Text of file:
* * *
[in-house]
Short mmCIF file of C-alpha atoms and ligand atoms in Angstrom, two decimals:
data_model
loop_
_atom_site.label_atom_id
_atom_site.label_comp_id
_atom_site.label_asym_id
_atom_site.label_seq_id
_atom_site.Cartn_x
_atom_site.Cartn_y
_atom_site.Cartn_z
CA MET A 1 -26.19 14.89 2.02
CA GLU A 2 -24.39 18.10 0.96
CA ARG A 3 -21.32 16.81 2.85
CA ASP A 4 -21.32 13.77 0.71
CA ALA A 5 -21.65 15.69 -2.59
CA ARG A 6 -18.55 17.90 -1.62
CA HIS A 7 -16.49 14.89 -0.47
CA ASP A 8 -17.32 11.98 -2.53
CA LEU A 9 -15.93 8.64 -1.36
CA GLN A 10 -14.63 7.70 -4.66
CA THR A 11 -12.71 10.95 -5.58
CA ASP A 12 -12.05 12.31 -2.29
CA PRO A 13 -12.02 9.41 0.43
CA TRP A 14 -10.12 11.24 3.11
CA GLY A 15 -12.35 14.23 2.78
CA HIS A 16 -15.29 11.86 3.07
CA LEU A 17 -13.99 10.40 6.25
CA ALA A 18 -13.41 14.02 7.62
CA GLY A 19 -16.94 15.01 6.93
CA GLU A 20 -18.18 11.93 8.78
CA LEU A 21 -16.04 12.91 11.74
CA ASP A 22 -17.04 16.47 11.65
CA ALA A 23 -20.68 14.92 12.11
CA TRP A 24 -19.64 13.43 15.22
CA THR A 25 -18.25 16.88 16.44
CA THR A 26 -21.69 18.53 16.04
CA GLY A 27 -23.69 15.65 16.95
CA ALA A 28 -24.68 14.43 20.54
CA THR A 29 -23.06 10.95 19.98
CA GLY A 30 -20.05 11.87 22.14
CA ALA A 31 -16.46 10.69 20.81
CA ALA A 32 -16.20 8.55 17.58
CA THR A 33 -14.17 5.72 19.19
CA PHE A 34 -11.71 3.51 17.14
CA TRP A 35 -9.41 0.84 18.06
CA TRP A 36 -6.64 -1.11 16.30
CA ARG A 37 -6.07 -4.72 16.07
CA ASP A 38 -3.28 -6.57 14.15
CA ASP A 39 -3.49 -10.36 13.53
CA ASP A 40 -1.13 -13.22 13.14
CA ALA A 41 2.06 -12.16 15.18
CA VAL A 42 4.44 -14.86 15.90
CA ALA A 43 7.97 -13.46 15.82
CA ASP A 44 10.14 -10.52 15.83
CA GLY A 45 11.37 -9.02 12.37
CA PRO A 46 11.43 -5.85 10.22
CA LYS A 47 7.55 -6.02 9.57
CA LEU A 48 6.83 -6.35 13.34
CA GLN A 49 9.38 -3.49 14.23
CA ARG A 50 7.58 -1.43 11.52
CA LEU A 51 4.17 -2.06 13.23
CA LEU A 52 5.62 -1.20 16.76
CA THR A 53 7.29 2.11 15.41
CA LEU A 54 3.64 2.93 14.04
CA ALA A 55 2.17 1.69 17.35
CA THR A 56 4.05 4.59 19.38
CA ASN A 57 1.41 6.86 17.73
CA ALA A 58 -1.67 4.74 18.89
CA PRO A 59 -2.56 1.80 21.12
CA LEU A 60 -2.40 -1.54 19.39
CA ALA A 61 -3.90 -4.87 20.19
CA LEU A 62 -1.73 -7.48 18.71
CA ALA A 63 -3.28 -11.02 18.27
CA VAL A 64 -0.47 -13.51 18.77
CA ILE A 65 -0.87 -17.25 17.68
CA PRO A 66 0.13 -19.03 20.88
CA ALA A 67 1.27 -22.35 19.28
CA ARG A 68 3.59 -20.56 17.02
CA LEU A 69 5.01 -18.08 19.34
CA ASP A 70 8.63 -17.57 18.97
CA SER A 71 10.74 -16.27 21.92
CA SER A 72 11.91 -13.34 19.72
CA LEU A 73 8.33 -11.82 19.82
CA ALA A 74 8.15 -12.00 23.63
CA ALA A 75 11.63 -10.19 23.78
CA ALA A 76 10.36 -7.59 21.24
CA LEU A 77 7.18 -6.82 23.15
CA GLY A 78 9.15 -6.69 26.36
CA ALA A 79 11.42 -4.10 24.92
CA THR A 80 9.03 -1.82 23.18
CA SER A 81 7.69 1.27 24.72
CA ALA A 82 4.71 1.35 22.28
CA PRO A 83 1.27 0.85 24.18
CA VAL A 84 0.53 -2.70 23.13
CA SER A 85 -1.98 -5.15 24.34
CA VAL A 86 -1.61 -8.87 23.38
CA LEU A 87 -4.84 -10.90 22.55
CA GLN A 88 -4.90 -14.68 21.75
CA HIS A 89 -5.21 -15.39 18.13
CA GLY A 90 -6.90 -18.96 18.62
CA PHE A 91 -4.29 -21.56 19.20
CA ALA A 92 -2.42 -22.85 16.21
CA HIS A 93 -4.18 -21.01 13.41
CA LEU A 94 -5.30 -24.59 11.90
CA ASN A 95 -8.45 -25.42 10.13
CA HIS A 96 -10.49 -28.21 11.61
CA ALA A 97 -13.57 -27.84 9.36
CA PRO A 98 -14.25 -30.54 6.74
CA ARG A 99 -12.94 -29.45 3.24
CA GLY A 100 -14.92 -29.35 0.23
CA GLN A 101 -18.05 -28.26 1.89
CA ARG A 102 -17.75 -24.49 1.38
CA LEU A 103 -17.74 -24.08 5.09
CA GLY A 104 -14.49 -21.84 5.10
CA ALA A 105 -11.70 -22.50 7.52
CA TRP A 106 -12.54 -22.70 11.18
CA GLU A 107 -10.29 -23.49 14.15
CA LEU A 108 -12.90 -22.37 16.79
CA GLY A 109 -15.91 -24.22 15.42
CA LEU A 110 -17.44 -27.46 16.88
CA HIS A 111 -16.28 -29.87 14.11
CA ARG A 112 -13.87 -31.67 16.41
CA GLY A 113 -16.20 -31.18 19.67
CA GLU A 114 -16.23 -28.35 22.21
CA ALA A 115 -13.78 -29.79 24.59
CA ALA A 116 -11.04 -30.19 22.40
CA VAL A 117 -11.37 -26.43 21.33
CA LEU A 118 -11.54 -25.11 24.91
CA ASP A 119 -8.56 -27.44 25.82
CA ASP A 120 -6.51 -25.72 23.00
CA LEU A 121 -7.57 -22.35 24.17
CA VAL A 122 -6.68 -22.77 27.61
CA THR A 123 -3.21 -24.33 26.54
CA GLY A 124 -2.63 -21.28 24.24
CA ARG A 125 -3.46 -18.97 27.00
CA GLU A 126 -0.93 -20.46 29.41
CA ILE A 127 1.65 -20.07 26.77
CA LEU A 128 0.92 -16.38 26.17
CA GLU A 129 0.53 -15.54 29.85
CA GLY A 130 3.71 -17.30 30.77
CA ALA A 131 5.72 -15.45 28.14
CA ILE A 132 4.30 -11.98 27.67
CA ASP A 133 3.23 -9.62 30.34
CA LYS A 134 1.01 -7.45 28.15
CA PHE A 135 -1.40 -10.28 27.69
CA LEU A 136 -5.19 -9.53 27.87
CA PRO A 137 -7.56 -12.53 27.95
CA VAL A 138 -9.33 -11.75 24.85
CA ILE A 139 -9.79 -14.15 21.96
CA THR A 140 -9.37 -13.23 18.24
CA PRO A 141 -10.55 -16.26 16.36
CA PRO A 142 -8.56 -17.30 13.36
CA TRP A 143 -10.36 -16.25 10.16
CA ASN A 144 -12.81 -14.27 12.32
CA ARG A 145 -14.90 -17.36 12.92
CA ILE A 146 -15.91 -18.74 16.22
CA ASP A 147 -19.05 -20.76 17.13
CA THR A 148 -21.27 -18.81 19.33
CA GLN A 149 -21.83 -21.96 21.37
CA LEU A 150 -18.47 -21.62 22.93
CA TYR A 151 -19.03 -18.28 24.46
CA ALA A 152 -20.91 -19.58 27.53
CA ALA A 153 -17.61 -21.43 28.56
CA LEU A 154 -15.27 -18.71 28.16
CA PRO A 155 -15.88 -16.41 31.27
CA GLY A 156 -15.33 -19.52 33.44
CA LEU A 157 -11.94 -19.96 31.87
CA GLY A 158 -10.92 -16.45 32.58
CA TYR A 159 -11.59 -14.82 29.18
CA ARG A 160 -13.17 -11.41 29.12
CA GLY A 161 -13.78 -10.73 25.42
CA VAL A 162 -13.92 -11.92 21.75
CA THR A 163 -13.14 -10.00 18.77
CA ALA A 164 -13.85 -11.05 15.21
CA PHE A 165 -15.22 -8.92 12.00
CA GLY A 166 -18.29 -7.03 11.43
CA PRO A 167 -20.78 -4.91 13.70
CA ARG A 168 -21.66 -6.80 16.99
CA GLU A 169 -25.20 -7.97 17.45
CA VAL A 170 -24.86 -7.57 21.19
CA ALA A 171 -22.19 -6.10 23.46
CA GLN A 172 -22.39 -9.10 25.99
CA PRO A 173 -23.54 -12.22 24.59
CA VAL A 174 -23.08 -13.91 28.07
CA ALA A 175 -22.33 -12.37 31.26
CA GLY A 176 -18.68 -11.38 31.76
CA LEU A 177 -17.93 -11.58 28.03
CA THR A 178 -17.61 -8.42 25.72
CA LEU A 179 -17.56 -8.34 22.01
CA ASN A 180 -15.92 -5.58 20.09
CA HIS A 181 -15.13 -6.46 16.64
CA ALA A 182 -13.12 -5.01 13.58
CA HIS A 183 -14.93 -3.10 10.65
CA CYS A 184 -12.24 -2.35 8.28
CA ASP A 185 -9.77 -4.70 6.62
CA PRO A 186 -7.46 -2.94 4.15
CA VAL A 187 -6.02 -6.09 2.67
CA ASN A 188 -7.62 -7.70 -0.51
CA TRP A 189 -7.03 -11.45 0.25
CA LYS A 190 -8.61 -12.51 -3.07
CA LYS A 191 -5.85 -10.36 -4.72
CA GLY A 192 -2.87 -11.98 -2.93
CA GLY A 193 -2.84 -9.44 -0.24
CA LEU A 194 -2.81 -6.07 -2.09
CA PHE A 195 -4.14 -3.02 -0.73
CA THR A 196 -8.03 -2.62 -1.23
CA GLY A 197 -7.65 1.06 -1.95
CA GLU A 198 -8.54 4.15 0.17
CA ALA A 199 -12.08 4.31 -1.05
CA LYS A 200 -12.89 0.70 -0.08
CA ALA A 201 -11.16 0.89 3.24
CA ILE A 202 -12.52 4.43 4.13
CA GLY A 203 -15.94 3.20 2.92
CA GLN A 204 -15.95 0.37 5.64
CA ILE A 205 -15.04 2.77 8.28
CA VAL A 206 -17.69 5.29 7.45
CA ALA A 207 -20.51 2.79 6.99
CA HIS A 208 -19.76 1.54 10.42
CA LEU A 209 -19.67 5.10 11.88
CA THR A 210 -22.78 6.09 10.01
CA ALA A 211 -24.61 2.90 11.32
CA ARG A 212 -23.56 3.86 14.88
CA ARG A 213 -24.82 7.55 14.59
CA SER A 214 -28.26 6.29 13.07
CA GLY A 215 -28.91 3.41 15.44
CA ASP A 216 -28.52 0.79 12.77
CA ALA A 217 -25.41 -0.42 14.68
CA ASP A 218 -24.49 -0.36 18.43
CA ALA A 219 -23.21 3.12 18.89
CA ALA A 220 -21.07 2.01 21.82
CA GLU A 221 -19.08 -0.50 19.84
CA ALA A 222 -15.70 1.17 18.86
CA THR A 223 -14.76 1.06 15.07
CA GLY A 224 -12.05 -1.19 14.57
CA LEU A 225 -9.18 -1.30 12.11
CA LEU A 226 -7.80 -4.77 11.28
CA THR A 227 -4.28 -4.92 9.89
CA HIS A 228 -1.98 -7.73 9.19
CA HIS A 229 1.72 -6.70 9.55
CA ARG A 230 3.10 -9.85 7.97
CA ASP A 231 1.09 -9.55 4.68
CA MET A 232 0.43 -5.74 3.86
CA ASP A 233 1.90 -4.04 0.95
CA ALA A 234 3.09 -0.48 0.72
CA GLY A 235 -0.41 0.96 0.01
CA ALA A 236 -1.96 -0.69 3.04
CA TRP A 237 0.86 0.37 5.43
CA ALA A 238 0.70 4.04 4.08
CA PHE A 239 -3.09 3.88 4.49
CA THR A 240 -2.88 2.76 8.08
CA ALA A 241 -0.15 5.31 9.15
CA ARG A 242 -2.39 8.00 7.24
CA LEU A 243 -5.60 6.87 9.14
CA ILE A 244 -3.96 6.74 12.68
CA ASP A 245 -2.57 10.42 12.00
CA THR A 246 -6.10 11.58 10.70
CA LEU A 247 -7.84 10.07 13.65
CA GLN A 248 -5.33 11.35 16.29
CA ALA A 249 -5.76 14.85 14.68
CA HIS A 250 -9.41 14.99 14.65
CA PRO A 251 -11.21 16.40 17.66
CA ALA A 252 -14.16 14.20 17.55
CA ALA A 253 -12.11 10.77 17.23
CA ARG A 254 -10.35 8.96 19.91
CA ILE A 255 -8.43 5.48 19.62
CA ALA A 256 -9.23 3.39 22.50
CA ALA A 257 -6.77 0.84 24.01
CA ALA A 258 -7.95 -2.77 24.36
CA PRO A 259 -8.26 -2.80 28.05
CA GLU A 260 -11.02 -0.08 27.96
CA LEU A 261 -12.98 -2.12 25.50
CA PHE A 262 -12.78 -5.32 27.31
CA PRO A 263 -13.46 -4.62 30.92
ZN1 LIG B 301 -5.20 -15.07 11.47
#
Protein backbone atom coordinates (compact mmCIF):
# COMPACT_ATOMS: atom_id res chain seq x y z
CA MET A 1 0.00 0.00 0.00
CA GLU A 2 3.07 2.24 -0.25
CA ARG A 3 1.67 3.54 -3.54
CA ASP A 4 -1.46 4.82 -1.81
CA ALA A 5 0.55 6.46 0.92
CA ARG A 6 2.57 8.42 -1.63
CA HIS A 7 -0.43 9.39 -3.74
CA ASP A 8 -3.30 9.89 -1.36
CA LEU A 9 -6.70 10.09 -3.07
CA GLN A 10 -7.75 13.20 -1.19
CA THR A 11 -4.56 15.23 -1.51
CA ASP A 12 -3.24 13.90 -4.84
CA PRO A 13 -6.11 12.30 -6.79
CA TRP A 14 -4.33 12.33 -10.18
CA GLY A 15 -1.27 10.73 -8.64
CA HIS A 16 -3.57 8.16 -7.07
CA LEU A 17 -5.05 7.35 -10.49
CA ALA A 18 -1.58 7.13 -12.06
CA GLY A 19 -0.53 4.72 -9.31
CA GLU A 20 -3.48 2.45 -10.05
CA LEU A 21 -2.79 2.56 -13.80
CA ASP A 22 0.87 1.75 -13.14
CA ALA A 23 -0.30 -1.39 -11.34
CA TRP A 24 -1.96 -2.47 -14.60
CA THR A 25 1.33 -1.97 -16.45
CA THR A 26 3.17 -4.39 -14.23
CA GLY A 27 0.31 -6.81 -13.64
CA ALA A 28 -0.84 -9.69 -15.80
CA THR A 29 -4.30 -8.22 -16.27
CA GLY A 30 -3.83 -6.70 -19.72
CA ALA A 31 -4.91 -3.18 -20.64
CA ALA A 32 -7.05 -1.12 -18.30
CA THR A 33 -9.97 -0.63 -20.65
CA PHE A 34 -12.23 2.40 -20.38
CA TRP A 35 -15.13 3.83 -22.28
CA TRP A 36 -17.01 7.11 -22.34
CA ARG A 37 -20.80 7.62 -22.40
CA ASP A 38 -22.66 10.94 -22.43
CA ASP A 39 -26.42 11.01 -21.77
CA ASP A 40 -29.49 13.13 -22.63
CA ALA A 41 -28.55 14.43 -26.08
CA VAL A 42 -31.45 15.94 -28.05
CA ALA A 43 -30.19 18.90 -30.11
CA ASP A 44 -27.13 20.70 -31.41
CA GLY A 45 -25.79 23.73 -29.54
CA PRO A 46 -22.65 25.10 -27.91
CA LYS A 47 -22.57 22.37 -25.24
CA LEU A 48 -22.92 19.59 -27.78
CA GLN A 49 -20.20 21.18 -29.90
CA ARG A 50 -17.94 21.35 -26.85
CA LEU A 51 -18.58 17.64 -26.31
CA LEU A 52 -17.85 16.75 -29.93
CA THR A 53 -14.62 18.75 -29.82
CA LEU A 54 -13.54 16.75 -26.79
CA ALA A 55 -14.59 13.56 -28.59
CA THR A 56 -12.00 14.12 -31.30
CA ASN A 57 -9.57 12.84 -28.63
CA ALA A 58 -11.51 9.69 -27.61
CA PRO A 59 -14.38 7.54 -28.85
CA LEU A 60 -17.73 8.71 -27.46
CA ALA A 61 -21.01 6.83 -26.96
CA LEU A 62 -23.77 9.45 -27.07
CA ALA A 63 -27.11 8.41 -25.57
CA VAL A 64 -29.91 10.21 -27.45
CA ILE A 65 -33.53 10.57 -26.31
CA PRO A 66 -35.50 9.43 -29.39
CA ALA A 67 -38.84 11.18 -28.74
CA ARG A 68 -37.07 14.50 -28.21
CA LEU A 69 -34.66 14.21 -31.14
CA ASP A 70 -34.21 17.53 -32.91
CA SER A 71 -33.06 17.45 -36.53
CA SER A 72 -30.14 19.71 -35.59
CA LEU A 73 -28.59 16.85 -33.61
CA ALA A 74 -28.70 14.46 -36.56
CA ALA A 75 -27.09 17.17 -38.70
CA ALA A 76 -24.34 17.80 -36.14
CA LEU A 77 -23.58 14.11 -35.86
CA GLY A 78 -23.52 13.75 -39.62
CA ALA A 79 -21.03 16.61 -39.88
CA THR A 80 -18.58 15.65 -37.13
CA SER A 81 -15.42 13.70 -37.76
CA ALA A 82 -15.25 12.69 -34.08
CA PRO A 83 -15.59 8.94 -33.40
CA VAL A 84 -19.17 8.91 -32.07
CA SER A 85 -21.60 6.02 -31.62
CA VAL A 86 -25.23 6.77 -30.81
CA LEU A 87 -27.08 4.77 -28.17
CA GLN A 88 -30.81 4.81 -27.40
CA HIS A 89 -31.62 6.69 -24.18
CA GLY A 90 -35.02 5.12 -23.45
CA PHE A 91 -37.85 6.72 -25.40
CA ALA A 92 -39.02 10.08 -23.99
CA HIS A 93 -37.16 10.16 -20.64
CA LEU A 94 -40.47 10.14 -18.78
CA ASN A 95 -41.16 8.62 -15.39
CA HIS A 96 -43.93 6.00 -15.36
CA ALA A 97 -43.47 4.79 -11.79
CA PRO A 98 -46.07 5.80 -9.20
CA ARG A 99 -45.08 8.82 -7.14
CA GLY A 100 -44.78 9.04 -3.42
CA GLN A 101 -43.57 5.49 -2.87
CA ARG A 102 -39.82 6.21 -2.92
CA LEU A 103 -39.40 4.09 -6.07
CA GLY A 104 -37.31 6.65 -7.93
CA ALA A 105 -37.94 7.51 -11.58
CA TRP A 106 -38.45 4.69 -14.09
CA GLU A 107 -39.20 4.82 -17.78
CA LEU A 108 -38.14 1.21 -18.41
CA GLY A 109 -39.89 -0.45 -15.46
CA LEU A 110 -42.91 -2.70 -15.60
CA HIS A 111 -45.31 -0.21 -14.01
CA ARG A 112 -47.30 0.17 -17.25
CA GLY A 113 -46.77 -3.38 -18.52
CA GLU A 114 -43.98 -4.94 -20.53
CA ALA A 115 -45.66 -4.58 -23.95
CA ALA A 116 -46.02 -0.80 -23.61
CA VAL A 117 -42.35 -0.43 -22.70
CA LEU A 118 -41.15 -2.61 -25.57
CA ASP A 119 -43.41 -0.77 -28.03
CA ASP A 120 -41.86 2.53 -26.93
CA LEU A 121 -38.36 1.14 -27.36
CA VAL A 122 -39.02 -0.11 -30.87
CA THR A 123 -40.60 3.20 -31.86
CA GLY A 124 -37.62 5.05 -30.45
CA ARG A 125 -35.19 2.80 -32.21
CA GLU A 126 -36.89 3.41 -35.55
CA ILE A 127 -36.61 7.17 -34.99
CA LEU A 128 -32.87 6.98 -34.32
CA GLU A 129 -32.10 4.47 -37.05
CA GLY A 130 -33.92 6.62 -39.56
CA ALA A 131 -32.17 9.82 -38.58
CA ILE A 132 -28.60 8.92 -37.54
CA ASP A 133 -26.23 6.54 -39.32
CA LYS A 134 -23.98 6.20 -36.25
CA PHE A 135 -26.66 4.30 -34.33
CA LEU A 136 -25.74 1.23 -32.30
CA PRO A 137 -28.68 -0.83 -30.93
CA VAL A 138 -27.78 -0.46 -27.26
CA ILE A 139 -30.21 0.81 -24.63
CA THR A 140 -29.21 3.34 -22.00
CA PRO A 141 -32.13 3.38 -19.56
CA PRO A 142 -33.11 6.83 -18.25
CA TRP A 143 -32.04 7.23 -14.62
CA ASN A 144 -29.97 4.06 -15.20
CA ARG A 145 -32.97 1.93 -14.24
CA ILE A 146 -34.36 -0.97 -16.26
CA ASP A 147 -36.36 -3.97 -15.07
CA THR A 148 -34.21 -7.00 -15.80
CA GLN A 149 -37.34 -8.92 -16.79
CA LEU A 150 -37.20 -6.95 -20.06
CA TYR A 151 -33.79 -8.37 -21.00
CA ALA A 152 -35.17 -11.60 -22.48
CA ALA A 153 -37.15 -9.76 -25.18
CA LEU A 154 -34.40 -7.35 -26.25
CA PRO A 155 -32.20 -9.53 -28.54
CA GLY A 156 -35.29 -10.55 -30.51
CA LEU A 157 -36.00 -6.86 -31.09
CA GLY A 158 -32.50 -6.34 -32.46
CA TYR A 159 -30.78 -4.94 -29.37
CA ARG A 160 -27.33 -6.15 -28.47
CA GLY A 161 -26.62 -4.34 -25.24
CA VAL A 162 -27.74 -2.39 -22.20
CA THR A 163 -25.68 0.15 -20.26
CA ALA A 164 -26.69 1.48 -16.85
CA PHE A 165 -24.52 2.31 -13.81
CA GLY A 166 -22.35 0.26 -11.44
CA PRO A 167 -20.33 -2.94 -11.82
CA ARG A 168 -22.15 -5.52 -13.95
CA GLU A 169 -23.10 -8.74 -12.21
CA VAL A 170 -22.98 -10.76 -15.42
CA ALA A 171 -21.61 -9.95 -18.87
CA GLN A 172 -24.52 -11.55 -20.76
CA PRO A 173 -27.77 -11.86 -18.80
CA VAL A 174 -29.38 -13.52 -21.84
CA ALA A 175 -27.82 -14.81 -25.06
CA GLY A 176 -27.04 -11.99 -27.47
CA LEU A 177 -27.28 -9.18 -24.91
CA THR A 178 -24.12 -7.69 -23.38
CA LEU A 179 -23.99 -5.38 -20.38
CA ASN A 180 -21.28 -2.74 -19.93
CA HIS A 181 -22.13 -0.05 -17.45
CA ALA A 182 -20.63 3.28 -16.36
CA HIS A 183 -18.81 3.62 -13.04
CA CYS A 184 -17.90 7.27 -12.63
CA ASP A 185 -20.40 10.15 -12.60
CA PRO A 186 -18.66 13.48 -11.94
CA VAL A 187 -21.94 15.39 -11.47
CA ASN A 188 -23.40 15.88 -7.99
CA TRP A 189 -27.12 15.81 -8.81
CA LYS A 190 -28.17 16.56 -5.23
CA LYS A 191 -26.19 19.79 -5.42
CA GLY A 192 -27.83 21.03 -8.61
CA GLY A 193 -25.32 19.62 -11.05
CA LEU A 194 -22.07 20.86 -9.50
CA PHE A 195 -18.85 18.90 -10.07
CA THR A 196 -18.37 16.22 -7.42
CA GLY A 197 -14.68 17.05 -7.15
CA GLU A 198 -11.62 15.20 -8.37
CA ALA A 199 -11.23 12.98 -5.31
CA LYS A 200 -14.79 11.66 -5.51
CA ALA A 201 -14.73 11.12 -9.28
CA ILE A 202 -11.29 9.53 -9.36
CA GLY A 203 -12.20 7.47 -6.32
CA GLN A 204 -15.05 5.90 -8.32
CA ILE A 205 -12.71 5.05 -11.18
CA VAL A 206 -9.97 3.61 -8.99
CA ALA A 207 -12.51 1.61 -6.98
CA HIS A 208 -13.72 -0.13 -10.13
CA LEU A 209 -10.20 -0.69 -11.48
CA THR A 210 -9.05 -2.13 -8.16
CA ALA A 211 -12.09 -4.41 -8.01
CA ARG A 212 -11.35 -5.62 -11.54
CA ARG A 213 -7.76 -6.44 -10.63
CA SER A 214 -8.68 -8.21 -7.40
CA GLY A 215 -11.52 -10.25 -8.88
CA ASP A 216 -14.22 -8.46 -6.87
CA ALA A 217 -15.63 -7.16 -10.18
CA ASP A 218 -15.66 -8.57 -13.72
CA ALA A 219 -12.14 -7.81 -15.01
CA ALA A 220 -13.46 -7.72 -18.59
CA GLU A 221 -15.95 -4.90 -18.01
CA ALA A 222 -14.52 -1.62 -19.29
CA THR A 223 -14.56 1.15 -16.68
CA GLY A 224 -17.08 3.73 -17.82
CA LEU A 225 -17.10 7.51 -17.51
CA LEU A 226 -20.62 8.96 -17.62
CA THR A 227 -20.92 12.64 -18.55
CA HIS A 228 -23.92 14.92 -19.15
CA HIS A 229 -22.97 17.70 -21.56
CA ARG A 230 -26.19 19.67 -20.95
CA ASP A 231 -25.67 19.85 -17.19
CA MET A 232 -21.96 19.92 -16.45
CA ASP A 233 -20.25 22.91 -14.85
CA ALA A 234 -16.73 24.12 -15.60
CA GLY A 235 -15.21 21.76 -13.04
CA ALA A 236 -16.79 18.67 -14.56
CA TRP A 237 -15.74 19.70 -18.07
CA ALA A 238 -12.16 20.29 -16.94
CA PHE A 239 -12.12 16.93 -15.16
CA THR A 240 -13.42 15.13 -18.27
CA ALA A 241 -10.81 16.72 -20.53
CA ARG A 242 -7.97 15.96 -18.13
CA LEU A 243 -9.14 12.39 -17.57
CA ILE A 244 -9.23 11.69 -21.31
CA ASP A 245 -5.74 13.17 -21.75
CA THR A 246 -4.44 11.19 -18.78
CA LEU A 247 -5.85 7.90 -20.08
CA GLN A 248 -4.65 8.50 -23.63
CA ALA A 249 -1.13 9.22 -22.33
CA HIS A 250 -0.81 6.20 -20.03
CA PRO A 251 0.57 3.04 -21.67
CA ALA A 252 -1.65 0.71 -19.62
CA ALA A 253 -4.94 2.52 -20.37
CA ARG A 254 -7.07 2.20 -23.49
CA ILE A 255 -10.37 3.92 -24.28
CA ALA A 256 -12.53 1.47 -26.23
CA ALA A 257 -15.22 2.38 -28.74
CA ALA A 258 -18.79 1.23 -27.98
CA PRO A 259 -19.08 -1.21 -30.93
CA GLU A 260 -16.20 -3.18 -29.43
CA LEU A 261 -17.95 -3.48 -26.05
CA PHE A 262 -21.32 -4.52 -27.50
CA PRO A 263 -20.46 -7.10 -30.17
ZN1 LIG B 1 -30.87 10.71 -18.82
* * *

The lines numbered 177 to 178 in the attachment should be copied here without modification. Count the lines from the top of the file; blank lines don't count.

CA GLY A 166 -18.29 -7.03 11.43
CA PRO A 167 -20.78 -4.91 13.70